On August 17, , the stereo and mono charts were combined into a position chart called Top LPs. On April 1, , the chart was expanded to positions, then finally to positions on May 13, In , Billboard began concurrently publishing album charts which ranked sales of older or mid-priced titles. These Essential Inventory charts were divided by stereo and mono albums, and featured titles that had already appeared on the main stereo and mono album charts. Mono albums were moved to the Essential Inventory—Mono chart 25 positions after spending 40 weeks on the Mono Action Chart , and stereo albums were moved to the Essential Inventory—Stereo chart 20 positions after 20 weeks on the Stereo Action Chart.
Albums appeared on either chart for up to nine weeks, then were moved to an Essential Inventory list of approximately titles, with no numerical ranking. This list continued to be published until the consolidated Top LPs chart debuted in In , Billboard began publishing a Midline Albums chart alternatively titled Midline LPs which ranked older or mid-priced titles.
The chart held 50 positions and was published on a bi-weekly and later tri-weekly basis. The criteria for this chart were albums that were more than 18 months old and had fallen below position on the Billboard Starting with the issue dated December 5, , however, the catalog limitations which removed albums over 18 months old, that have dropped below position and have no currently-running single, from the Billboard was lifted, turning the chart into an all-inclusive list of the highest-selling albums in the country essentially changing Top Comprehensive Albums into the Billboard A new chart that keeps the previous criteria for the Billboard dubbed Top Current Albums was also introduced in the same issue.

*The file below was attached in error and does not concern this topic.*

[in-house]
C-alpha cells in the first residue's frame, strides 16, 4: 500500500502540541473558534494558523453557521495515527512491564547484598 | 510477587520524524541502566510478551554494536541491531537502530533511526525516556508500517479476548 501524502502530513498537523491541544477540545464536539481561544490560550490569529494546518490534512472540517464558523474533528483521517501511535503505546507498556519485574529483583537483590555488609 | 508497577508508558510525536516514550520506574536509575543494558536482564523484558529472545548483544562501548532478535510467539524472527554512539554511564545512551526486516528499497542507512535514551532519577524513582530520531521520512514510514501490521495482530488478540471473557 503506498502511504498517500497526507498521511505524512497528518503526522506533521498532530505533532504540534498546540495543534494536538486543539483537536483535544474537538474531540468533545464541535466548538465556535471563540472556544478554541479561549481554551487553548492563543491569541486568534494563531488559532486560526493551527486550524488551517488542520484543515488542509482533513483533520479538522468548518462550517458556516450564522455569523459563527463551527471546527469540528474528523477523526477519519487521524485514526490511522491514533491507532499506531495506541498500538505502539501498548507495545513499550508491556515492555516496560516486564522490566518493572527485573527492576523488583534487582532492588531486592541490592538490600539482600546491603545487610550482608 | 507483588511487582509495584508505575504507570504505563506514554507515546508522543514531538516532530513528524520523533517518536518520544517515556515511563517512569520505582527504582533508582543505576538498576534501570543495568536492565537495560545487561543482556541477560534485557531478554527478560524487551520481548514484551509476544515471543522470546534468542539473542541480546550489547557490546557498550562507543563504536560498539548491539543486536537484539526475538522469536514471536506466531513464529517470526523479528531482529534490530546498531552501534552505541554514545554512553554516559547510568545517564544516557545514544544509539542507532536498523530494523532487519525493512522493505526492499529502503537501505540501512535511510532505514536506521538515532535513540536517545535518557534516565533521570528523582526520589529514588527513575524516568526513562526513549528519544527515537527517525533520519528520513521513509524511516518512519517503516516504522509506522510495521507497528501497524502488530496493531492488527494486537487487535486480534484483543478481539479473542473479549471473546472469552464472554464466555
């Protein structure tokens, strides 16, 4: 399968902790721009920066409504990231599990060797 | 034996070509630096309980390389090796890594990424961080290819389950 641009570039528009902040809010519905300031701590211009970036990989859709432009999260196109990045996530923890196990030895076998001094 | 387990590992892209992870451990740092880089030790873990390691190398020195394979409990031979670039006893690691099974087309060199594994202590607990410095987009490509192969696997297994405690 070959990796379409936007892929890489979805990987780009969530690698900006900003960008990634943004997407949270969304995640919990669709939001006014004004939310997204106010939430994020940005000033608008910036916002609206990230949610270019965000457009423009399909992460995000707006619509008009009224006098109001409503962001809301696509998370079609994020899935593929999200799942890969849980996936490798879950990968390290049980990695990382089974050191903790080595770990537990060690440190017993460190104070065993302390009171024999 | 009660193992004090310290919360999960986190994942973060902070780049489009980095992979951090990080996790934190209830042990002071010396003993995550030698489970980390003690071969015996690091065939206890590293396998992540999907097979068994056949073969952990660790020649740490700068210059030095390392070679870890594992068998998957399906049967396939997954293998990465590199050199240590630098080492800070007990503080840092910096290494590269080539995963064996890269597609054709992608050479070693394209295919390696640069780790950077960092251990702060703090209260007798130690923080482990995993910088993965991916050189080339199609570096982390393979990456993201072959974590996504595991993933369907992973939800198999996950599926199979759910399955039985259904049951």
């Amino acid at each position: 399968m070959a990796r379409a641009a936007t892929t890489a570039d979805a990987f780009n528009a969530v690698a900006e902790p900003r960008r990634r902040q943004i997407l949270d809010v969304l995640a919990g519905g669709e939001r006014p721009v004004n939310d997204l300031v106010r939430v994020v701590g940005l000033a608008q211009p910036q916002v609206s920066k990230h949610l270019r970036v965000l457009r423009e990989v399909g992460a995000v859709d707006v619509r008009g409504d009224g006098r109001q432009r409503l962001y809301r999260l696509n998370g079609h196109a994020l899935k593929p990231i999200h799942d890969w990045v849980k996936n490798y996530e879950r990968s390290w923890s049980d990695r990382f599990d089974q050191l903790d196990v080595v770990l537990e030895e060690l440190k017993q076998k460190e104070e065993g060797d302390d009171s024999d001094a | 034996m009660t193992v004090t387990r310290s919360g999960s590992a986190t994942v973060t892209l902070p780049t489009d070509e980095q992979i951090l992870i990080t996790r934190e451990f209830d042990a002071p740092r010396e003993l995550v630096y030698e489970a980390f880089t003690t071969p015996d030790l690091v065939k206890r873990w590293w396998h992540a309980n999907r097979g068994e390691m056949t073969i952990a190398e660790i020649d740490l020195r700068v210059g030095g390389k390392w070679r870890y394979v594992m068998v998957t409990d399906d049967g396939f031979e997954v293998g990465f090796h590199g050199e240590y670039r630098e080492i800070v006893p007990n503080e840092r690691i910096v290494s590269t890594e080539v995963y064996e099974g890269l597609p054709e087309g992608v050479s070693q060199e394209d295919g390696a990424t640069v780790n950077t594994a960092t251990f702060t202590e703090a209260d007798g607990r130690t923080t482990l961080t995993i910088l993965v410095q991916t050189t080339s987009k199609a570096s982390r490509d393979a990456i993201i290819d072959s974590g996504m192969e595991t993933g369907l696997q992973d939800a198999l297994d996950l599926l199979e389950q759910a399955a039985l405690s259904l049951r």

Billboard has adjusted its policies for Christmas  and holiday  albums several times. The albums were eligible for the main album charts until , when a Christmas Albums list was created. Albums appearing here were not listed on the Top LPs chart.
In , this rule was reverted and holiday albums again appeared within the main list. In , the Christmas Albums chart was resurrected, but a title's appearance here did not disqualify it from appearing on the Top Pop Albums chart. In the chart was retitled Top Holiday Albums. As of the chart holds 50 positions and is run for several weeks during the end-of-calendar-year holiday season. Its current policy allows holiday albums to concurrently chart on the Top Holiday Albums list and the Billboard Since May 25, , the Billboard 's positions have been derived from Nielsen SoundScan sales data, as of [update] contributed by approximately 14, music sellers.
Because these numbers are supplied by a subset of sellers rather than record labels , it is common for these numbers to be substantially lower than those reported by the Recording Industry Association of America when Gold, Platinum and Diamond album awards are announced RIAA awards reflect wholesale shipments , not retail sales.